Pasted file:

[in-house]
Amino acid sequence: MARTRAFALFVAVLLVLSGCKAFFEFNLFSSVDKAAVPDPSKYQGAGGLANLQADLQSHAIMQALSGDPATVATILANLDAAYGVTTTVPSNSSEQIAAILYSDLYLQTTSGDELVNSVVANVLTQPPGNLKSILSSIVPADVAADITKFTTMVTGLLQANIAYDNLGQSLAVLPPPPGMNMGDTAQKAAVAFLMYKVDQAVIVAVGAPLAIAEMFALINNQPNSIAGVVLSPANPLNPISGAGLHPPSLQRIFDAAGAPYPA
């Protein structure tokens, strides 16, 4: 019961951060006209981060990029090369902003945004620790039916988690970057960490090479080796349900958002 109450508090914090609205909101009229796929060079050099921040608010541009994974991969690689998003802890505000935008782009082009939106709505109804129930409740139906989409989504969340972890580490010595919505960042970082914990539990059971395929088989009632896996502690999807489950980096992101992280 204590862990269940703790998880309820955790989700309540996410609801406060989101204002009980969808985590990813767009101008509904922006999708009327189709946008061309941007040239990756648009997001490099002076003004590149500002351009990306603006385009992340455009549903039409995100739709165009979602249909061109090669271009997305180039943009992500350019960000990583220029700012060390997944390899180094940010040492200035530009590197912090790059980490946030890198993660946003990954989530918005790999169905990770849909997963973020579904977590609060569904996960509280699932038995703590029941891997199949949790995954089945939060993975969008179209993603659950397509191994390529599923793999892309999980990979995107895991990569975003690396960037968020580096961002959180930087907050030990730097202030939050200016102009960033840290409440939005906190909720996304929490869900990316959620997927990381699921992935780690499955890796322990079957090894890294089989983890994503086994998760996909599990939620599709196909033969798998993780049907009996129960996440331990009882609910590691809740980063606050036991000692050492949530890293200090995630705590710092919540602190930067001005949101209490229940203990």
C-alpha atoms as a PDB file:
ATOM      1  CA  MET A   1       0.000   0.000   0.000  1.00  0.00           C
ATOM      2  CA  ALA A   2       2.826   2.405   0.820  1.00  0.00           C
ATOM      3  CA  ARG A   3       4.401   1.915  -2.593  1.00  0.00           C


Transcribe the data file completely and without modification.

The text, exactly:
[in-house]
Amino acid sequence: MARTRAFALFVAVLLVLSGCKAFFEFNLFSSVDKAAVPDPSKYQGAGGLANLQADLQSHAIMQALSGDPATVATILANLDAAYGVTTTVPSNSSEQIAAILYSDLYLQTTSGDELVNSVVANVLTQPPGNLKSILSSIVPADVAADITKFTTMVTGLLQANIAYDNLGQSLAVLPPPPGMNMGDTAQKAAVAFLMYKVDQAVIVAVGAPLAIAEMFALINNQPNSIAGVVLSPANPLNPISGAGLHPPSLQRIFDAAGAPYPA
């Protein structure tokens, strides 16, 4: 019961951060006209981060990029090369902003945004620790039916988690970057960490090479080796349900958002 109450508090914090609205909101009229796929060079050099921040608010541009994974991969690689998003802890505000935008782009082009939106709505109804129930409740139906989409989504969340972890580490010595919505960042970082914990539990059971395929088989009632896996502690999807489950980096992101992280 204590862990269940703790998880309820955790989700309540996410609801406060989101204002009980969808985590990813767009101008509904922006999708009327189709946008061309941007040239990756648009997001490099002076003004590149500002351009990306603006385009992340455009549903039409995100739709165009979602249909061109090669271009997305180039943009992500350019960000990583220029700012060390997944390899180094940010040492200035530009590197912090790059980490946030890198993660946003990954989530918005790999169905990770849909997963973020579904977590609060569904996960509280699932038995703590029941891997199949949790995954089945939060993975969008179209993603659950397509191994390529599923793999892309999980990979995107895991990569975003690396960037968020580096961002959180930087907050030990730097202030939050200016102009960033840290409440939005906190909720996304929490869900990316959620997927990381699921992935780690499955890796322990079957090894890294089989983890994503086994998760996909599990939620599709196909033969798998993780049907009996129960996440331990009882609910590691809740980063606050036991000692050492949530890293200090995630705590710092919540602190930067001005949101209490229940203990």
C-alpha atoms as a PDB file:
ATOM      1  CA  MET A   1       0.000   0.000   0.000  1.00  0.00           C
ATOM      2  CA  ALA A   2       2.826   2.405   0.820  1.00  0.00           C
ATOM      3  CA  ARG A   3       4.401   1.915  -2.593  1.00  0.00           C